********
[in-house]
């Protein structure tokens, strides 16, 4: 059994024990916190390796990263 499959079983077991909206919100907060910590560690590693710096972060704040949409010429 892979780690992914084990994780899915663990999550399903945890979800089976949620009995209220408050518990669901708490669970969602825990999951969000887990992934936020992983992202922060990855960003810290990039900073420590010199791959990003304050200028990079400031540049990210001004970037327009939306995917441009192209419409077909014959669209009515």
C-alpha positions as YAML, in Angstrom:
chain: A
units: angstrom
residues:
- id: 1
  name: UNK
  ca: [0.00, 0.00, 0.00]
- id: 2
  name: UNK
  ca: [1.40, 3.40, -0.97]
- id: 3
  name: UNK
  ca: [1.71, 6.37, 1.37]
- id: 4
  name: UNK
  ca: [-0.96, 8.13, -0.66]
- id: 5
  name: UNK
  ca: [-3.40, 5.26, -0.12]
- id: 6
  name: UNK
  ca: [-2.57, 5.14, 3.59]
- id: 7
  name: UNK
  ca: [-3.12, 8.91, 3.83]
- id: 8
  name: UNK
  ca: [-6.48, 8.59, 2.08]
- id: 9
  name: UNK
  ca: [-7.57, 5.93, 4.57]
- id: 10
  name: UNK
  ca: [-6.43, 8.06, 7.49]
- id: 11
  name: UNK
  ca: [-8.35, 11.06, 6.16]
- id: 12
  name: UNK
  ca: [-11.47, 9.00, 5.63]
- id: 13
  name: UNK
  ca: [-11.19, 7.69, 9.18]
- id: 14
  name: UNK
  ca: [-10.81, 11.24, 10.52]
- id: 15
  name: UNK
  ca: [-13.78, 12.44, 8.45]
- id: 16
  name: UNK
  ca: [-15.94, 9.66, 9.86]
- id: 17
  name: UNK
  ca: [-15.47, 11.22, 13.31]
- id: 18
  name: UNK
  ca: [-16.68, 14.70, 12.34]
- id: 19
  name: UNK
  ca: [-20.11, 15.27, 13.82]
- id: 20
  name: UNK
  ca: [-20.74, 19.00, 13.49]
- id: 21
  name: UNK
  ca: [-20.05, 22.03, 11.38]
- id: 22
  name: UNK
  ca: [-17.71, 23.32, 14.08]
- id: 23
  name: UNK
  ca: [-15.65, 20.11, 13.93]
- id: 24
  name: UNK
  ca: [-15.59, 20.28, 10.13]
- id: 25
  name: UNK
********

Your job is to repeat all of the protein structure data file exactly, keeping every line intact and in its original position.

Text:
[in-house]
């Protein structure tokens, strides 16, 4: 059994024990916190390796990263 499959079983077991909206919100907060910590560690590693710096972060704040949409010429 892979780690992914084990994780899915663990999550399903945890979800089976949620009995209220408050518990669901708490669970969602825990999951969000887990992934936020992983992202922060990855960003810290990039900073420590010199791959990003304050200028990079400031540049990210001004970037327009939306995917441009192209419409077909014959669209009515």
C-alpha positions as YAML, in Angstrom:
chain: A
units: angstrom
residues:
- id: 1
  name: UNK
  ca: [0.00, 0.00, 0.00]
- id: 2
  name: UNK
  ca: [1.40, 3.40, -0.97]
- id: 3
  name: UNK
  ca: [1.71, 6.37, 1.37]
- id: 4
  name: UNK
  ca: [-0.96, 8.13, -0.66]
- id: 5
  name: UNK
  ca: [-3.40, 5.26, -0.12]
- id: 6
  name: UNK
  ca: [-2.57, 5.14, 3.59]
- id: 7
  name: UNK
  ca: [-3.12, 8.91, 3.83]
- id: 8
  name: UNK
  ca: [-6.48, 8.59, 2.08]
- id: 9
  name: UNK
  ca: [-7.57, 5.93, 4.57]
- id: 10
  name: UNK
  ca: [-6.43, 8.06, 7.49]
- id: 11
  name: UNK
  ca: [-8.35, 11.06, 6.16]
- id: 12
  name: UNK
  ca: [-11.47, 9.00, 5.63]
- id: 13
  name: UNK
  ca: [-11.19, 7.69, 9.18]
- id: 14
  name: UNK
  ca: [-10.81, 11.24, 10.52]
- id: 15
  name: UNK
  ca: [-13.78, 12.44, 8.45]
- id: 16
  name: UNK
  ca: [-15.94, 9.66, 9.86]
- id: 17
  name: UNK
  ca: [-15.47, 11.22, 13.31]
- id: 18
  name: UNK
  ca: [-16.68, 14.70, 12.34]
- id: 19
  name: UNK
  ca: [-20.11, 15.27, 13.82]
- id: 20
  name: UNK
  ca: [-20.74, 19.00, 13.49]
- id: 21
  name: UNK
  ca: [-20.05, 22.03, 11.38]
- id: 22
  name: UNK
  ca: [-17.71, 23.32, 14.08]
- id: 23
  name: UNK
  ca: [-15.65, 20.11, 13.93]
- id: 24
  name: UNK
  ca: [-15.59, 20.28, 10.13]
- id: 25
  name: UNK